Brazilian artist Hélio Oiticica has had a remarkable career outside Brazil. In 2000 he was much in evidence in the inaugural show at Tate Modern, Century City, where he was represented by elegant, neo-minimalist work of the late 1950s. In 2002 his retrospective at the Whitechapel was based around giant, participatory installations made in the 1960s and 1970s. In 2003, his work was prominent at Beyond Geometry, LACMA’s major survey of minimalist tendencies from the 1940s to the 1970s. In Rio de Janeiro, the city where he was born, and lived all of his life, an arts centre devoted to his work opened a few years ago.
All very impressive for an artist who died in 1980. But in each of these cases, there is a sense that Oiticica’s work had some use beyond any intrinsic value. At the Tate, his neo-concretist work helped shore up an exhibition concept about the globalisation of artistic experiment. At the Whitechapel his installations offered a nostalgic experience, redolent of the un-ironic, excessive and libidinal environments provided by late 1960’s nightclubs. In LA, along with Lygia Clark, Lygia Pape, and Matthias Goeritz, Oiticica provided a Latin American dimension to the presentation of minimalist art, a curatorial decision which had, no doubt, as much to do with the demography of southern Californian as any historical connections between him and his contemporaries in New York.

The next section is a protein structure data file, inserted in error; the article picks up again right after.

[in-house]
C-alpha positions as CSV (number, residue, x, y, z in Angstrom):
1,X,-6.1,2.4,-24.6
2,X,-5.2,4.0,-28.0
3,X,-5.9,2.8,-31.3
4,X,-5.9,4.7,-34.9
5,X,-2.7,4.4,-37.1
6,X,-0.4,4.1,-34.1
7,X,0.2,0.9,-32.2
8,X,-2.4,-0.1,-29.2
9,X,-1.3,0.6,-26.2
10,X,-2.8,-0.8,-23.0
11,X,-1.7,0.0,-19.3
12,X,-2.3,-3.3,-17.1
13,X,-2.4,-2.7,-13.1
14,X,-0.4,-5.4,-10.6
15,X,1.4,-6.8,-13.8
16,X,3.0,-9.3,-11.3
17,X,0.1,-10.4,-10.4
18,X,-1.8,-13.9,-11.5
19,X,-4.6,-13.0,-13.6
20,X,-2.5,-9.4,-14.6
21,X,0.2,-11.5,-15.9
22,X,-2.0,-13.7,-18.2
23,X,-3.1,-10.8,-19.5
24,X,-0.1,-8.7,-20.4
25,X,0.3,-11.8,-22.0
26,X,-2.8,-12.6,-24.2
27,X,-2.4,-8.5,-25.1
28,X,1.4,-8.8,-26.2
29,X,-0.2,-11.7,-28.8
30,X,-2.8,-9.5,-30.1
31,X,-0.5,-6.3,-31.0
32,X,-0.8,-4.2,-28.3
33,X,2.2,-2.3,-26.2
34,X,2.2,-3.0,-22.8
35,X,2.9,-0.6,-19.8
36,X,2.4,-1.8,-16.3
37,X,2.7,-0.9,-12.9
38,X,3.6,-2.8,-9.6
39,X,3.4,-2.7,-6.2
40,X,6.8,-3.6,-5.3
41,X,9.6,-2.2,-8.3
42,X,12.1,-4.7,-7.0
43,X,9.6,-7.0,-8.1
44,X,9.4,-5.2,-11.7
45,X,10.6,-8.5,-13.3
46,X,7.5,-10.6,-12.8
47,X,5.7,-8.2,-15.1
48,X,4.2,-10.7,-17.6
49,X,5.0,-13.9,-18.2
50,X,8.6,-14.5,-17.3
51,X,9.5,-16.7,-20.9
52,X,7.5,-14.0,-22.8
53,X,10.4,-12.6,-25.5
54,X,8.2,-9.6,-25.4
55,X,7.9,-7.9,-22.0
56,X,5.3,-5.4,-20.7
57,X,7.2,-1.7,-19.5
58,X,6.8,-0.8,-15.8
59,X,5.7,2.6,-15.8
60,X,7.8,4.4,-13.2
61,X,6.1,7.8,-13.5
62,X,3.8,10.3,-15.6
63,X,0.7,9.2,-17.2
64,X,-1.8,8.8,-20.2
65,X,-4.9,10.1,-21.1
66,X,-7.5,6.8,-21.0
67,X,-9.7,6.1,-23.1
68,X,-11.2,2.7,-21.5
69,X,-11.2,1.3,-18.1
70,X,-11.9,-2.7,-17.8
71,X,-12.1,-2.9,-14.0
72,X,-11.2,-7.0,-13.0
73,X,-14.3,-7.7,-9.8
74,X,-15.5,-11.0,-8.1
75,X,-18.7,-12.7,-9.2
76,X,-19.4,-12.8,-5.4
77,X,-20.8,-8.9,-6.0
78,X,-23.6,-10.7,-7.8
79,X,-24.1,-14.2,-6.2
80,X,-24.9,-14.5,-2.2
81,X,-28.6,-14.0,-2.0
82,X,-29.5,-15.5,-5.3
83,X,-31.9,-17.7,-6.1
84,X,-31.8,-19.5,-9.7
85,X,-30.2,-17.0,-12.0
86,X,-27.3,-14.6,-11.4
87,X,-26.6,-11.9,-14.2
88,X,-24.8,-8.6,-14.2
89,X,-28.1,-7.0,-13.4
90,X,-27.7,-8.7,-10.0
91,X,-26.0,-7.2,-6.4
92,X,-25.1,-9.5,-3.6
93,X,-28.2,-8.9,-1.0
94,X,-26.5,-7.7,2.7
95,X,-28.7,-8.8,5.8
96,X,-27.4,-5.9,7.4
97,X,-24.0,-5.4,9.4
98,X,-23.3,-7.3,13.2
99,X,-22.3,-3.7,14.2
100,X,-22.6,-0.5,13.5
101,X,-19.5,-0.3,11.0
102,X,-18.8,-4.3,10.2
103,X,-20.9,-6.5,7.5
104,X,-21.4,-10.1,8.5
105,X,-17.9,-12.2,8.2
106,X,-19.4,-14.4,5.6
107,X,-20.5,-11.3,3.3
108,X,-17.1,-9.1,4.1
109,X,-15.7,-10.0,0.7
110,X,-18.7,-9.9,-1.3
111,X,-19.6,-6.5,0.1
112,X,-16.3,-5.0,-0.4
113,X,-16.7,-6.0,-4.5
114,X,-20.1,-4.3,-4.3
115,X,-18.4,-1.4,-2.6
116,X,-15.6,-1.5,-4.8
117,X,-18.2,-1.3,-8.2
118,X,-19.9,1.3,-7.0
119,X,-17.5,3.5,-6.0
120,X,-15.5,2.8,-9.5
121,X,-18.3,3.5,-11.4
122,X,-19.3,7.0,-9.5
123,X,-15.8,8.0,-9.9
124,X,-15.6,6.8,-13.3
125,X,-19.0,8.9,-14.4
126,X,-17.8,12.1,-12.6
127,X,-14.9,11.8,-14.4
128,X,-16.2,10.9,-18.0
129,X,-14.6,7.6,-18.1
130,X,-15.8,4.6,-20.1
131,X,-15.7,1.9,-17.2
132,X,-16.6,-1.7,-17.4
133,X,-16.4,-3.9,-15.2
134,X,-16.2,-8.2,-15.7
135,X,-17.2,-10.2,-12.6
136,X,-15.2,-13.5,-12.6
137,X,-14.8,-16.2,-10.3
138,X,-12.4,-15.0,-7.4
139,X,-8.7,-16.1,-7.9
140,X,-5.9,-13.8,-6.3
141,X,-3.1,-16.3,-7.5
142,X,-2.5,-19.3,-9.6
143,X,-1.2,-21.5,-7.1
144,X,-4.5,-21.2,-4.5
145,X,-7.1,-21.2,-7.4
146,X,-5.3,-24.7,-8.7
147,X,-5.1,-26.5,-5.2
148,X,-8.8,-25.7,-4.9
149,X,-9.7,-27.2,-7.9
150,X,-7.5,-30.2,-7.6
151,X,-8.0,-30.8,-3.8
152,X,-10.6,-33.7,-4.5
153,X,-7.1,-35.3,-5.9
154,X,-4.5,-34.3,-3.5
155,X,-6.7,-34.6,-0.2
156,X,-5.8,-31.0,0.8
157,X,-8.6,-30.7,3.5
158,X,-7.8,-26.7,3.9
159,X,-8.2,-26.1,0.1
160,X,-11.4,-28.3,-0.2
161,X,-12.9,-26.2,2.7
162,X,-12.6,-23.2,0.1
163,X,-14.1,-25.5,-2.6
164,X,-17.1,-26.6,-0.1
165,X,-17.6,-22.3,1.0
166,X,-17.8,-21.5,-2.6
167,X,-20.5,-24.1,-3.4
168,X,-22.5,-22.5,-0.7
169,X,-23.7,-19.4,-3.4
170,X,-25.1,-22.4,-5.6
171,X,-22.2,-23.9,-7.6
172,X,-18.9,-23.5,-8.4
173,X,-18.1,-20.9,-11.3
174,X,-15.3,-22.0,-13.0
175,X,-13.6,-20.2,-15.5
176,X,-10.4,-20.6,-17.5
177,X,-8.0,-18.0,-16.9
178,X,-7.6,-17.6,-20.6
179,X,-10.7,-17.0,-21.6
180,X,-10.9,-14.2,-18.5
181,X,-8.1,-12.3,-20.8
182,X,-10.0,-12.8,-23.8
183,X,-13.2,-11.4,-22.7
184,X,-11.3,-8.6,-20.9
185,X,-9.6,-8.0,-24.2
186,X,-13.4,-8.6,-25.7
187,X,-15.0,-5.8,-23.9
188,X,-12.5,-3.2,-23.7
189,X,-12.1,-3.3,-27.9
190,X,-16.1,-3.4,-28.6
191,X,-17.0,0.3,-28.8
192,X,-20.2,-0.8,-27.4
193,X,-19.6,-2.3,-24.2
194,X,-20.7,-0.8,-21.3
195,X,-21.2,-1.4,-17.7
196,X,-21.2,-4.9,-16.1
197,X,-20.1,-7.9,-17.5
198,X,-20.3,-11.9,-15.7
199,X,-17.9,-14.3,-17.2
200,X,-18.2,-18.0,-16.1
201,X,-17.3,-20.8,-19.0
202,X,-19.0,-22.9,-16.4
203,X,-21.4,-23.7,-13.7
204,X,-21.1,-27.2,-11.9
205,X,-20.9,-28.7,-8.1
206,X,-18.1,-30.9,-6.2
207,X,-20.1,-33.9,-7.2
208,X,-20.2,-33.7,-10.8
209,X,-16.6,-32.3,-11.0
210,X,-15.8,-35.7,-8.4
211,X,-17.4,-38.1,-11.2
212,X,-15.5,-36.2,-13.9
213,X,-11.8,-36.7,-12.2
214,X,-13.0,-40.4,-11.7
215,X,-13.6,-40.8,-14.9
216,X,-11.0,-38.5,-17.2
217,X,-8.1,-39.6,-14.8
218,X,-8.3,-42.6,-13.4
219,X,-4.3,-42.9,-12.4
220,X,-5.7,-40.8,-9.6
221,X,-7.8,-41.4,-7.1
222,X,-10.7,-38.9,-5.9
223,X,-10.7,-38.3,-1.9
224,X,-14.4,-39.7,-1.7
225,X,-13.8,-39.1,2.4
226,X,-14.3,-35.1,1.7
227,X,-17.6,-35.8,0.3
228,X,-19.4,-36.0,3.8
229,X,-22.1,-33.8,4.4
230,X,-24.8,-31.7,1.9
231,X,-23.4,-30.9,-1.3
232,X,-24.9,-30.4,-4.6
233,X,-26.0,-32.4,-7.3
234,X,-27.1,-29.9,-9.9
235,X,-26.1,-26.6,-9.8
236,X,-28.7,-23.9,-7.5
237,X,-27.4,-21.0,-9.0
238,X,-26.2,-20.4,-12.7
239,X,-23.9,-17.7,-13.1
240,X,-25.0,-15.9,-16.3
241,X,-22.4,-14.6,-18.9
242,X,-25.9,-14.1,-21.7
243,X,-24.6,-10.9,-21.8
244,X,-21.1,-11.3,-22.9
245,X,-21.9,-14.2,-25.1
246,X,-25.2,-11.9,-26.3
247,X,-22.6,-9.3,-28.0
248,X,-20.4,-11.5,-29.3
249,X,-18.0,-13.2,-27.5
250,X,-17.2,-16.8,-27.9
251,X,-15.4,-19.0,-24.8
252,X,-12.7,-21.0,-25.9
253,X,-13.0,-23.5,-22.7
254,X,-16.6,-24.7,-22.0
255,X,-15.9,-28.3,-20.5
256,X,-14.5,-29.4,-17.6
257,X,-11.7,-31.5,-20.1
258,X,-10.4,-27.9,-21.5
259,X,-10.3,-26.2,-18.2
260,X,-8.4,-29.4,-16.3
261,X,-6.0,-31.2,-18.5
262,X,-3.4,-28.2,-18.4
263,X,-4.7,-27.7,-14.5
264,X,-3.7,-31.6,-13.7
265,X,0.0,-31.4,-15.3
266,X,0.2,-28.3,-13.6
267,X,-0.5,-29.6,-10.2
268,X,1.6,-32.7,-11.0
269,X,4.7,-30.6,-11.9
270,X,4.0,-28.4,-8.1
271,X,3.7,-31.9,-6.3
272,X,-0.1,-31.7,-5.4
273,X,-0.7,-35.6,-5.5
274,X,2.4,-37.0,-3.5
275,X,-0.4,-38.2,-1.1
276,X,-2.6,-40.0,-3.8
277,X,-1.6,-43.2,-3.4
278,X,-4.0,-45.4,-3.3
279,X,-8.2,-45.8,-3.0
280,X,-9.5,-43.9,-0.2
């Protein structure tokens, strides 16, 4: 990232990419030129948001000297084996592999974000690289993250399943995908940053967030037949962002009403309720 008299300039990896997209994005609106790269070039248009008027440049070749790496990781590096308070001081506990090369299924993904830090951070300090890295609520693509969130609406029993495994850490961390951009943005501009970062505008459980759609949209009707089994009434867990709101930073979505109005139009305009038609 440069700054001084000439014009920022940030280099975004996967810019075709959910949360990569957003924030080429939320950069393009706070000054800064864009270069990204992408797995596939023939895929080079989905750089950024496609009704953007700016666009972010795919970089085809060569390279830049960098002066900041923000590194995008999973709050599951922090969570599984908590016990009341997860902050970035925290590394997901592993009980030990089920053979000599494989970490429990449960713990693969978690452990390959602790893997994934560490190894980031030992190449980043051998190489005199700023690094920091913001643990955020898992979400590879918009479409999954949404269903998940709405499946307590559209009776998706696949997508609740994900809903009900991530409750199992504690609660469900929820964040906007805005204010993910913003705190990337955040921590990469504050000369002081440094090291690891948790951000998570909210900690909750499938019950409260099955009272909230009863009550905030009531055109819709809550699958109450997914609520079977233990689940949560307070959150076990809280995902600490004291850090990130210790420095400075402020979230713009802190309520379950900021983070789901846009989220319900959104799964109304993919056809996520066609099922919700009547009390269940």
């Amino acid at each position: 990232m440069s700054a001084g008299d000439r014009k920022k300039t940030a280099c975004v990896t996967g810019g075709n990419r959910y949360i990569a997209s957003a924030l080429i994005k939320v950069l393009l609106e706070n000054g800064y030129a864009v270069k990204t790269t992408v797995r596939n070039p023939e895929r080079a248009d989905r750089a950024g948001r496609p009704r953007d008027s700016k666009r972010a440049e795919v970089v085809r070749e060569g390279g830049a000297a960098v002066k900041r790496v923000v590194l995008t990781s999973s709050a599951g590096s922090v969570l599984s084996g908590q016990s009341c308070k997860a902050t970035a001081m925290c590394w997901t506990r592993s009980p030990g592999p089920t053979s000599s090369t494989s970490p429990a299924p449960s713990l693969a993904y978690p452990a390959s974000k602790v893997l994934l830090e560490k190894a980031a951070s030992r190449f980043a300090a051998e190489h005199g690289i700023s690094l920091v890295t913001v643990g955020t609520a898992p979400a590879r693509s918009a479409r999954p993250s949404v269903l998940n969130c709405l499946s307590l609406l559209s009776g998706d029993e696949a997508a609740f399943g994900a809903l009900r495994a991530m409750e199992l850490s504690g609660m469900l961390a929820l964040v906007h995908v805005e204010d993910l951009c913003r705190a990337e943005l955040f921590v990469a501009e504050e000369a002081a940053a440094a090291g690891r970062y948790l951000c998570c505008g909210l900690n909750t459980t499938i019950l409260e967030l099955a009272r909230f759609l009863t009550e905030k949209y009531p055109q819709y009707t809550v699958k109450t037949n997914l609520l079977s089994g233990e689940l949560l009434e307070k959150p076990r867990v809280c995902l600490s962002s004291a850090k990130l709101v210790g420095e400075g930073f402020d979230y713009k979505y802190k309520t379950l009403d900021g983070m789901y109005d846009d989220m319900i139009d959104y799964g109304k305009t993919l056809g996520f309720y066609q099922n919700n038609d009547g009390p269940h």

I had seen all of these things, and been intrigued, but not entirely convinced. The neo-concretist sculpture, small scale, tentative and faded by comparison with Judd or Morris, seemed of mainly academic interest. The Whitechapel show went off at half-cock too. I was alone in the galleries and the installations needed to be activated by a noisy crowd, who would take the artist’s category bashing at face value and freak out to the Hendrix soundtrack, swing in the hammocks, play beach football. Unused, empty, these installations were simply eerie and mournful, like the debris-strewn finale of a rock festival. This didn’t seem intentional. It certainly wasn’t Brazil as tropical paradise, more as hangover, comedown, or STD clinic.
But I did want to see more. In Rio this year, I tried the Centro Hélio Oiticica, but it had unexpectedly closed. I went instead to the Museo do Açude, where there is a big, very posthumous (2000) outdoor installation ‘Magic Square No. 5 – de Luxe’. It is one of two museums in Rio occupying houses owned by the Castro Maya family, perhaps the greatest patrons of modern art in Brazil. The better known of the two is the Chácara do Ceu, in the picturesque barrio of Santa Teresa (where until recently you would also have found the equally picturesque Ronnie Biggs). The Museu do Acude is less well publicised, and much harder to get to. Not in Rio proper, it involves a drive up to Alto do Boa Vista, at 1,500ft in the middle of the exceptionally thick and luscious tropical forest, the Mata Atlantica.
The museum is one of a number of spectacular summerhouses built by Rio’s elite at the beginning of the last century. This one is modest, a colonial Portuguese pastiche, preserving the oriental parts of Castro Maya collection.